The Confederate War

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Harvard University Press, 1997 - History - 218 pages
21 Reviews
If one is to believe contemporary historians, the South never had a chance. Many allege that the Confederacy lost the Civil War because of internal division or civilian disaffection; others point to flawed military strategy or ambivalence over slavery. But, argues distinguished historian Gary Gallagher, we should not ask why the Confederacy collapsed so soon but rather how it lasted so long. In The Confederate War he reexamines the Confederate experience through the actions and words of the people who lived it to show how the military and the home front responded to the war, endured great hardships, and assembled armies that fought with tremendous spirit and determination.

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Actually the South had PLENTY of men, and the reason they lost was desertions.
Don't believe me? Take a look at what Jefffeson Davis said - stupidily it turns out -- in Macon, in Sept. of 64
He said 2/3 of the Confederate soldiers had gone awol or missing without leave. He went on to say the Virginia Army had the same problem -- massive desertions.
He also said if just half those who were awol, returned, the South could not lose.
The reason that was stupid to say -- that got in the papers. Davis grew up without the telegraph, but his speeches were telegraphed around the country. Guess who read this Macon speech?
A guy named Sherman. Yeah, he read it. and realized Davis and Confederacy didn't have many men -- and those they did have, were often older, wounded and not eager to fight. You might know what happened next -- Sherman marched on Atlanta.
The desertions grew worse, after that, if possible.
Not just that one speech, either. Edward Pollard, an editor in Richmond, wrote about the same that would haunt the South for the next 100 years, because of the massive desertions. He noted, as did others, that the first bunch of soldiers for the South were eager for war, eager to make their mark in battle. And they were, the South was a culture of violnce and thuggery. But those kind of men were not those after Gettysburg. Gettysburg might have been the turning point, the point is, desertions grew almost laughably large. In fact, sometime generals in the South had no idea if their orders would reach real people, entire groups of men, deserted at once.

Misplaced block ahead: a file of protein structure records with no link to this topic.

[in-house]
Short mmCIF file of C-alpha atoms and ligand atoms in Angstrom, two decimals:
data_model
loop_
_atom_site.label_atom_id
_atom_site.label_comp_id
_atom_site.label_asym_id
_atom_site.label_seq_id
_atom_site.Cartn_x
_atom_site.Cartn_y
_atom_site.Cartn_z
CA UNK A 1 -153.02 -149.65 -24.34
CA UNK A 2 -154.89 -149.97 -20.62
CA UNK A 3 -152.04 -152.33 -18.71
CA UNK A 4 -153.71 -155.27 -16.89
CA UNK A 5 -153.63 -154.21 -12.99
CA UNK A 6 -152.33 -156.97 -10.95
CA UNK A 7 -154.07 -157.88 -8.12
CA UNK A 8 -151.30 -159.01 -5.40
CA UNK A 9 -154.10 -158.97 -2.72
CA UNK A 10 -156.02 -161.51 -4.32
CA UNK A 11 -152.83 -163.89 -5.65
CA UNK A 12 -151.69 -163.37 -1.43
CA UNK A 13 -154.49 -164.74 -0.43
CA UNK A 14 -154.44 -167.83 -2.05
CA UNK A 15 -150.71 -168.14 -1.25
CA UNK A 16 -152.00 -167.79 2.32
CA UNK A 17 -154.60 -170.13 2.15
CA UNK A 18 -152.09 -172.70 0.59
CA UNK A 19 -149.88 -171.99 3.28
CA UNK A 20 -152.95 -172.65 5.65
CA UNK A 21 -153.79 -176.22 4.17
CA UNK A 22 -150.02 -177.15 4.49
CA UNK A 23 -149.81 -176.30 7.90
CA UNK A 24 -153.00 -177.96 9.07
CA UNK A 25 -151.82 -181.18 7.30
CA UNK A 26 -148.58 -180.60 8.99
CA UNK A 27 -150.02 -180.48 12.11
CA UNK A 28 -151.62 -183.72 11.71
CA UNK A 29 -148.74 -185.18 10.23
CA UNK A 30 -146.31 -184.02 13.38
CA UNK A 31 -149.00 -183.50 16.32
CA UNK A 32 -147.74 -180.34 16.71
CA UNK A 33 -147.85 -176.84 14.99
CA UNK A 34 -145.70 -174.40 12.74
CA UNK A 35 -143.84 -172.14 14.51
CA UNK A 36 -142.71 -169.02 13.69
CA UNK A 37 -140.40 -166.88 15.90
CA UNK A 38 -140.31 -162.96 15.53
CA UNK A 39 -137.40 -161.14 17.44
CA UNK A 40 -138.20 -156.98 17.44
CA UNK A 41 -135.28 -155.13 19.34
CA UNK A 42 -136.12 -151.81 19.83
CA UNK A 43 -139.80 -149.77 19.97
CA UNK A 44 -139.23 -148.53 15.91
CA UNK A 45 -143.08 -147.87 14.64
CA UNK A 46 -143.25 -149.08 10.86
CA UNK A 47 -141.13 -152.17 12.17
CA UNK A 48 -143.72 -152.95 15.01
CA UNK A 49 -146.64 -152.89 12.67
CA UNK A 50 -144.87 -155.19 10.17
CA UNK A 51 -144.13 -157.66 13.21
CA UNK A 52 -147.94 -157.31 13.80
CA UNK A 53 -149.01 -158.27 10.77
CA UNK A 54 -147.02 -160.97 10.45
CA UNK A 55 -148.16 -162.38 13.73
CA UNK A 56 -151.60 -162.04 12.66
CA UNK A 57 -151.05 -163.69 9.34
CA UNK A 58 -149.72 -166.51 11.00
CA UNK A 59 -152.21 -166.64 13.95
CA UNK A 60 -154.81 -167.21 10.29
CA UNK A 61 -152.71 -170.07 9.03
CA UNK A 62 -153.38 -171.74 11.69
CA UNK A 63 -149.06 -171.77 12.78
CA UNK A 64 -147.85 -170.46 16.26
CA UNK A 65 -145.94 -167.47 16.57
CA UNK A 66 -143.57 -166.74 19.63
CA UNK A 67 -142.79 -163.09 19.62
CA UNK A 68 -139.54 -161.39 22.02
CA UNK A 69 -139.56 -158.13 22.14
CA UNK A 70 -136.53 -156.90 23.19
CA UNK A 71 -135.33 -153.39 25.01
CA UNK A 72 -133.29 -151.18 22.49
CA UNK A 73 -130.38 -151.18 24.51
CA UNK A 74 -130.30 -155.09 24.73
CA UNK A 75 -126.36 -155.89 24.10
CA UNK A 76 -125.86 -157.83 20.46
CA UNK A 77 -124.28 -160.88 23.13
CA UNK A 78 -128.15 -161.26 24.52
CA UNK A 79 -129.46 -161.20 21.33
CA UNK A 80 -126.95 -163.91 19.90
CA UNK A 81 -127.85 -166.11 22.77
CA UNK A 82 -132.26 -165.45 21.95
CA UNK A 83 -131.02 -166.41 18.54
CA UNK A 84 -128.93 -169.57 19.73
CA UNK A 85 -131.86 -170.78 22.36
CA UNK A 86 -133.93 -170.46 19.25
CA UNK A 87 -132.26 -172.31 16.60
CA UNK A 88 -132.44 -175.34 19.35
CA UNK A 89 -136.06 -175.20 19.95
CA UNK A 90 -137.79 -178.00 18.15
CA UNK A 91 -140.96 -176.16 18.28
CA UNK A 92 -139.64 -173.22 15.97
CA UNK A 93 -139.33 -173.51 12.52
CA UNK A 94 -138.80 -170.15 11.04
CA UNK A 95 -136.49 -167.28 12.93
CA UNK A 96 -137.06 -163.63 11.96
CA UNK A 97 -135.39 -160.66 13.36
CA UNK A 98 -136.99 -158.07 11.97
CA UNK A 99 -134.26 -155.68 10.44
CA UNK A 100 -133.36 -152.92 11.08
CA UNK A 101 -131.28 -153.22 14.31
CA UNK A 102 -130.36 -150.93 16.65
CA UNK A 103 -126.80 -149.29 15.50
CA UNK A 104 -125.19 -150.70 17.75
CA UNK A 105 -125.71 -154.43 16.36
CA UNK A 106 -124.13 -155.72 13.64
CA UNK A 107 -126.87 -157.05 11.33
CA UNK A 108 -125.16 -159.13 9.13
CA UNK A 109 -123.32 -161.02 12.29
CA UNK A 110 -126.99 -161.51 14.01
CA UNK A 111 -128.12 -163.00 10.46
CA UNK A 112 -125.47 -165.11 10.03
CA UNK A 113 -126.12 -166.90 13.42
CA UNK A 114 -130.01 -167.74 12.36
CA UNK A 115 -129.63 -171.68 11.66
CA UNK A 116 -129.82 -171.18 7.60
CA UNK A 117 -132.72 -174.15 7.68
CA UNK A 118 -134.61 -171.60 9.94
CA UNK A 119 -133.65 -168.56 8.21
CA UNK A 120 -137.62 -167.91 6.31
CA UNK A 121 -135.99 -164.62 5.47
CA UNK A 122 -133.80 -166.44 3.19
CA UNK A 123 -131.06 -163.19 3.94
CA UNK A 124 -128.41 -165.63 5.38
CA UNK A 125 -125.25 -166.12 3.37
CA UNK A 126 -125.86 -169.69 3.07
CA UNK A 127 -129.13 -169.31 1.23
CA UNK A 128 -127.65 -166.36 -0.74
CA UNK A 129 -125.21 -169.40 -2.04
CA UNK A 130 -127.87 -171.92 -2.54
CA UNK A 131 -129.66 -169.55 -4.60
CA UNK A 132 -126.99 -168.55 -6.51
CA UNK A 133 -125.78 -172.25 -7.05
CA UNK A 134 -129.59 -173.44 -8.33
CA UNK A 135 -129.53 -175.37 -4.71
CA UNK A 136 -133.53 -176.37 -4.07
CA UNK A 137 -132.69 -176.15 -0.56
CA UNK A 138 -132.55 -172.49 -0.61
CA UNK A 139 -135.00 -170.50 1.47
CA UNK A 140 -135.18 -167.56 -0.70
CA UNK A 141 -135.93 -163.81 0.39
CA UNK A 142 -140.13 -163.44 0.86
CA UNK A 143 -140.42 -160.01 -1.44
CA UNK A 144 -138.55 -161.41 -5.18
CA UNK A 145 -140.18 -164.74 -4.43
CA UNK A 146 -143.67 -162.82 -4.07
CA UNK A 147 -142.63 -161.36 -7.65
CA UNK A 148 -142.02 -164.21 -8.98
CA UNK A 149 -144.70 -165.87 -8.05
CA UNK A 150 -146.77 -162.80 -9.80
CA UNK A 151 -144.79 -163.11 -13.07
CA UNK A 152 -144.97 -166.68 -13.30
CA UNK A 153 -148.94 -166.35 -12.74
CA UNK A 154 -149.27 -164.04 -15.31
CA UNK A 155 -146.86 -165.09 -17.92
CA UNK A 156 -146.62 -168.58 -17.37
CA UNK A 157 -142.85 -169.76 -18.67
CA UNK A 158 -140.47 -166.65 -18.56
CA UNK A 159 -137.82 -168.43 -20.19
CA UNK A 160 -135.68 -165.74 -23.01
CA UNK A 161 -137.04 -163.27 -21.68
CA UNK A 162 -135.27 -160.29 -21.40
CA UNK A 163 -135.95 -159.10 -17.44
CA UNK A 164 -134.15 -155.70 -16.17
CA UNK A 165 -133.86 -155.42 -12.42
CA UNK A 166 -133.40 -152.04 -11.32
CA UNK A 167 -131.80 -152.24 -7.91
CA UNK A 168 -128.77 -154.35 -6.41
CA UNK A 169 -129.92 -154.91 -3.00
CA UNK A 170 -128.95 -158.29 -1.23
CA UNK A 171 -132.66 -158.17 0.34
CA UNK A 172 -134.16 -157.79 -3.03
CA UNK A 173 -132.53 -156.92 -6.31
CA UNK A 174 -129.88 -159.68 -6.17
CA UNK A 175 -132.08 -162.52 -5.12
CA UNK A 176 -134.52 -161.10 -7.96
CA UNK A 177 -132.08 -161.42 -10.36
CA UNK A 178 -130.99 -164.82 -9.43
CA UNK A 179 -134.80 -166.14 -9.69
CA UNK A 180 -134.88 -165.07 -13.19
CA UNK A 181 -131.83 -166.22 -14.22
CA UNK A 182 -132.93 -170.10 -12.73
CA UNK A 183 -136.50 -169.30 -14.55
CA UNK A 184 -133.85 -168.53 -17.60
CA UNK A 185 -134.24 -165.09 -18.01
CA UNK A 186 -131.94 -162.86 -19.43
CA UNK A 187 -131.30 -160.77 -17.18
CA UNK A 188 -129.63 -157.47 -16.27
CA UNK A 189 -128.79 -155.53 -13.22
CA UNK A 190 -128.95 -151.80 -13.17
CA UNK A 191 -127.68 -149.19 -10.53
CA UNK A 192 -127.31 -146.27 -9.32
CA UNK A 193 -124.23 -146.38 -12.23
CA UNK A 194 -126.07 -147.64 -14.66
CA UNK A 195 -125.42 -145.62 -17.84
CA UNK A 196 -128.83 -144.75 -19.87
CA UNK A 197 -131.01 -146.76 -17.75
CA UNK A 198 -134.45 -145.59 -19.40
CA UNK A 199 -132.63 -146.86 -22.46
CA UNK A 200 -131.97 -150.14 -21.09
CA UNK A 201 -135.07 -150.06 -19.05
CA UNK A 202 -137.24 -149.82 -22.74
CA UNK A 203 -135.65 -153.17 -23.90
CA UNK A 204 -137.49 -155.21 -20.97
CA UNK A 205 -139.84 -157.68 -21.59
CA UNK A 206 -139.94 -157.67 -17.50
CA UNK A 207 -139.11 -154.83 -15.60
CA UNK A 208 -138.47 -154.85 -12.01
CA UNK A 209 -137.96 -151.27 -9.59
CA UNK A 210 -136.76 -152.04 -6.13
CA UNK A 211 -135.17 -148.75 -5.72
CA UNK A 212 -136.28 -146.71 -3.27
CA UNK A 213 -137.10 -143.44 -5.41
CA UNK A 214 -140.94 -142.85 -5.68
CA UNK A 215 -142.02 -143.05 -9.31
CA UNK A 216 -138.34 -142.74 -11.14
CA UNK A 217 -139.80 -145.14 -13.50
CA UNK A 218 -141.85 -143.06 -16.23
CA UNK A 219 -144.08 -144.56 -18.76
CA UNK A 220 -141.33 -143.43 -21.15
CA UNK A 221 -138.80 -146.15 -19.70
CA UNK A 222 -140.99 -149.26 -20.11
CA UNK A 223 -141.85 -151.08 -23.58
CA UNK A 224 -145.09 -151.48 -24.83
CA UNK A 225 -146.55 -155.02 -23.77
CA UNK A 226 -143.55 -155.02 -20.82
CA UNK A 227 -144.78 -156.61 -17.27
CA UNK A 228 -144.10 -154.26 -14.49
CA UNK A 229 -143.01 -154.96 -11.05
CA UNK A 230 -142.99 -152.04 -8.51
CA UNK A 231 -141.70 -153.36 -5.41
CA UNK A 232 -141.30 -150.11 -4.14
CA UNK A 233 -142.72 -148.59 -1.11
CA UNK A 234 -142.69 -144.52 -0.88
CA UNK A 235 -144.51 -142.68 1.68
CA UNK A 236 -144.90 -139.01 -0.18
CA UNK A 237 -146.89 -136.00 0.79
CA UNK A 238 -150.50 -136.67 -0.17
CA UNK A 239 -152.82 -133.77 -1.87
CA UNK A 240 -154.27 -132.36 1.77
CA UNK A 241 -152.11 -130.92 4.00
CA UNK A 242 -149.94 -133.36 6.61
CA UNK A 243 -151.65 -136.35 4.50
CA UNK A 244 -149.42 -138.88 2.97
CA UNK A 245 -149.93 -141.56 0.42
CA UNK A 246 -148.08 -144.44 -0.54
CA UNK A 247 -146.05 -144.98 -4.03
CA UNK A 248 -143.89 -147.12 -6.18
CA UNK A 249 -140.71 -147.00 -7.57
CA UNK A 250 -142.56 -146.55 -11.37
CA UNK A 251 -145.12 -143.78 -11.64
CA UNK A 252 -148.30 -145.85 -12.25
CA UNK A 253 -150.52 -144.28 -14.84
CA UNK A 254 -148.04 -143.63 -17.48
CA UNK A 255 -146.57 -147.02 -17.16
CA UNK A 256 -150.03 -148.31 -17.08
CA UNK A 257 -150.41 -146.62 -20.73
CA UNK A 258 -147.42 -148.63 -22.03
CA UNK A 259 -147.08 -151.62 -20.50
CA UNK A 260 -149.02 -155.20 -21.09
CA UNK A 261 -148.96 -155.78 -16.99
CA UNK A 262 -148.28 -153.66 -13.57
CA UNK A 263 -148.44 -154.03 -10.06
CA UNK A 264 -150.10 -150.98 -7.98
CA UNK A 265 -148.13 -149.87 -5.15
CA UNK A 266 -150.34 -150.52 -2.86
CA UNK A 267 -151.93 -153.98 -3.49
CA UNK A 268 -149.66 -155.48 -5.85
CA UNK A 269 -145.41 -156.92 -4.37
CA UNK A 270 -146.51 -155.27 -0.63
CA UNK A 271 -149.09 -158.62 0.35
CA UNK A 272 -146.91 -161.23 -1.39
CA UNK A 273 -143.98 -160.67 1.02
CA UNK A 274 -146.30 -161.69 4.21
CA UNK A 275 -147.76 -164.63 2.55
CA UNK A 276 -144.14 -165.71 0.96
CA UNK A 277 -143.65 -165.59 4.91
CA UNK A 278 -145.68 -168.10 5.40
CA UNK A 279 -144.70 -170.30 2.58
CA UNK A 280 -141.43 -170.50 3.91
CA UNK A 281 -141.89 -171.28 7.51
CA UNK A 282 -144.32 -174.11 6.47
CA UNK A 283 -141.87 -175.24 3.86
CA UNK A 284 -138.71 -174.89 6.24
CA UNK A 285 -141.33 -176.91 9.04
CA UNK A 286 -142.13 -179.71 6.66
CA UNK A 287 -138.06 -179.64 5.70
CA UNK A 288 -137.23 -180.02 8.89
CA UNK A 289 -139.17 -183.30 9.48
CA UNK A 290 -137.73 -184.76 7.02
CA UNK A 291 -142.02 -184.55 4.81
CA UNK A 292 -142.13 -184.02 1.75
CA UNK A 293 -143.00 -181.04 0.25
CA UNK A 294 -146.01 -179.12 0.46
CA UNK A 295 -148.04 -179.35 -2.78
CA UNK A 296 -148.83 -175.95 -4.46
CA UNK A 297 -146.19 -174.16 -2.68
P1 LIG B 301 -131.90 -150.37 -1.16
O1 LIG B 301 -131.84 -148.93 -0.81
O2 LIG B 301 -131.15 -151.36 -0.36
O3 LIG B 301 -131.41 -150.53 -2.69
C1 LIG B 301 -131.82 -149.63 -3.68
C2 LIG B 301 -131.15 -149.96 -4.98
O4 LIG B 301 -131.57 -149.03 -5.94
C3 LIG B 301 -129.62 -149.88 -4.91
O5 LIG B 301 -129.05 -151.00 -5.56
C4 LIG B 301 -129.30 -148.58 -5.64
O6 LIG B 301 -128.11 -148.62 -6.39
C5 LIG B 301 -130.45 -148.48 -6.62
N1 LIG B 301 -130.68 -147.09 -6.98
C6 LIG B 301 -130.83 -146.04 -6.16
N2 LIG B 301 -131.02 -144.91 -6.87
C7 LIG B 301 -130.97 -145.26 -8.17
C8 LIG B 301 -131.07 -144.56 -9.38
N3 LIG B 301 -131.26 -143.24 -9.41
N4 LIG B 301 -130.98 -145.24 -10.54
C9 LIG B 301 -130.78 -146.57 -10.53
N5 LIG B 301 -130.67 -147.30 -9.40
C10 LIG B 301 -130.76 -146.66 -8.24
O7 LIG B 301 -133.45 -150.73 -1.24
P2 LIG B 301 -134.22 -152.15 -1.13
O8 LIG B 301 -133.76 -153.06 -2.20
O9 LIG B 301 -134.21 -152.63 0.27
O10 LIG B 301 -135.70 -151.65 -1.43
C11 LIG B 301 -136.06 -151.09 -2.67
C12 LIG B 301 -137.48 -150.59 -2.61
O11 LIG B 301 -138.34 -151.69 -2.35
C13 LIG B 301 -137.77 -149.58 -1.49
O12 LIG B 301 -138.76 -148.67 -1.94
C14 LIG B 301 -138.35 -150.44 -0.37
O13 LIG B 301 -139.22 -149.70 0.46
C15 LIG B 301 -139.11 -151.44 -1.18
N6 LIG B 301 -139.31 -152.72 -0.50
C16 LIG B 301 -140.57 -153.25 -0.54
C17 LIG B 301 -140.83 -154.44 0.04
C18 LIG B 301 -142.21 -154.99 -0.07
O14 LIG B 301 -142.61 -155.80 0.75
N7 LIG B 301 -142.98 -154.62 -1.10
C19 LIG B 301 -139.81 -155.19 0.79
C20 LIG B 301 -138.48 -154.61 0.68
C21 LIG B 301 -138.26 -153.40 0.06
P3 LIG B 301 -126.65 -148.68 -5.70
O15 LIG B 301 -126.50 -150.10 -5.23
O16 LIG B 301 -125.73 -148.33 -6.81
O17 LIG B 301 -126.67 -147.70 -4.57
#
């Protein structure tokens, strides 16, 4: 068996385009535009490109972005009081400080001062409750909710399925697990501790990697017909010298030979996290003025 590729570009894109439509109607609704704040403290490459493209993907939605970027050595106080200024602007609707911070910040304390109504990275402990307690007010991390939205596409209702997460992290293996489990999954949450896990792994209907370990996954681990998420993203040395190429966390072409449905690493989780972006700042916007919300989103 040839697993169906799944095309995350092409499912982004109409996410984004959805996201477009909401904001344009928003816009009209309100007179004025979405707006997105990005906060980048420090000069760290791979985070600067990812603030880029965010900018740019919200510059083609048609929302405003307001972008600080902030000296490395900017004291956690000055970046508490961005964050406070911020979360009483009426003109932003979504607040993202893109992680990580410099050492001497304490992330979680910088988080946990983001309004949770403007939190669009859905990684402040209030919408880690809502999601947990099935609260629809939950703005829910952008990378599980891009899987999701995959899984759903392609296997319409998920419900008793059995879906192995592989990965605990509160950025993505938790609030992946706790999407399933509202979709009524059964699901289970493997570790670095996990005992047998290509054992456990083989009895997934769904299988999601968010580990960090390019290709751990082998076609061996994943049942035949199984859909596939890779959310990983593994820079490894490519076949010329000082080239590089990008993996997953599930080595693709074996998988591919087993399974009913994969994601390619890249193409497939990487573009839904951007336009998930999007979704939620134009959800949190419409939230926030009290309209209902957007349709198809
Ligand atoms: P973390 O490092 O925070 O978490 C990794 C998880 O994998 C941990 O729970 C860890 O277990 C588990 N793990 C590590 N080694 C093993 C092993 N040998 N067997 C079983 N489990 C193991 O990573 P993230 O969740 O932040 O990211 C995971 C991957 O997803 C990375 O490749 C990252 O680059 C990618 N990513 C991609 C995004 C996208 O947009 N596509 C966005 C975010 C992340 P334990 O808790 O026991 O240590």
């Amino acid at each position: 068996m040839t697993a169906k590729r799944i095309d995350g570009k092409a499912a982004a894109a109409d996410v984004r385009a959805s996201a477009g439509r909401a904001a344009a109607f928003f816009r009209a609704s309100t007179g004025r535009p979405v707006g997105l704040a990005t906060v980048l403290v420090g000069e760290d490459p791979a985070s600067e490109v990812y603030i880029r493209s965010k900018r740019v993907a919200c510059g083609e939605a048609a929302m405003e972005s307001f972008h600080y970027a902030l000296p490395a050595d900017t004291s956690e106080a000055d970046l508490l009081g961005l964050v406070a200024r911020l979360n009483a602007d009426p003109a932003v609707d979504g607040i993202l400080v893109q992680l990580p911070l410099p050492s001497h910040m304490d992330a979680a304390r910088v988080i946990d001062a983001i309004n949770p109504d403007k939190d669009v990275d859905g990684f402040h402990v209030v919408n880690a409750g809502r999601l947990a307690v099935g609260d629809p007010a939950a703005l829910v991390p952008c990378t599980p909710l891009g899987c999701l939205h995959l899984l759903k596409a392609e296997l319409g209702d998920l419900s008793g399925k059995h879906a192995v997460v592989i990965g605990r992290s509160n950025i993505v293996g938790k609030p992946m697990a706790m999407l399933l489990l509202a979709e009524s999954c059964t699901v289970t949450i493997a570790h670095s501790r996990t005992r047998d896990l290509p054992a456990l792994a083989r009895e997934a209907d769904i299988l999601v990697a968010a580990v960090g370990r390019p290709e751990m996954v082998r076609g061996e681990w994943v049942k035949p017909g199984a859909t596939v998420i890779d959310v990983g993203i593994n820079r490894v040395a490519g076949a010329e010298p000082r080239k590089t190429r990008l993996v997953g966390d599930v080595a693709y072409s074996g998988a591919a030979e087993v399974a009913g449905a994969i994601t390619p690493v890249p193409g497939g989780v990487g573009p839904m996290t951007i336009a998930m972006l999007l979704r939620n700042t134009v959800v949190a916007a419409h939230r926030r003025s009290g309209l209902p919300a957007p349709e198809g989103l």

Desertions grew so bad, Lee at one point said, his army evaporated.
Plus, the South had massive use of slave labor -- another fact not talked about today. If you add all the men the South had, and their slaves, and realize they fought defensively (behind slave built earth works around Richmond -- Lee directed those buildings of earthworks at the start of the war, a massive project no one talks about now).
Yes, the Confederacy had plenty of men. If they did not desert.
Plus, Lee had more men at Gettysburg, and still lost -- because he was stupid. Stupid and vain. yes, he was. Several of his advisors told him -- repeatedly -- do NOT attack on foot over that 1.5 miles of open ground. It was stupid as hell. Meade was on the other side, and he knew Lee, He corrrectly predicted Lee would do the stupid thing -- and attack right there, where he did attack. Lee was not now behind slave built earth works. He was out in the open.
And Lee blew it all to hell. Of all people on earth, Lee should know NOT to attack over open ground against trained men, fully formed, in defense position. There was no need to attack. Zero, opther than ego. Lee was not trapped. He did not need to assult frontally like that.
No one ever told you that, did they? Lee had more men, and attacked like an idiot.
The reason the South lost? Their men gave out. Wisely. The fools, and idiots, who blieved hustlers like Davis and Lee -- they died early. The wise men realized Southern leaders didn't give a shit about them, and deserted.
That's the story of the Civil War. Really. It is.

Review: The Confederate War: How Popular Will, Nationalism, and Military Strategy Could Not Stave Off Defeat

User Review  - Steve - Goodreads

Convincingly argues that--contrary to the revisionist views of some modern historians--that the Confederate war effort was broadly and fervently supported throughout the war by southern whites ... Read full review


Many years yet I fear we

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About the author (1997)

Gary W Gallagher is a civil war historian with a special interest in the military aspects of the war. He is the author or co-author of several books including Lee and His Generals in War and Memory and The Confederate War. He has also served as President of the Association of Preservation of Civil War sites. He is a professor of history at the University of Virginia.

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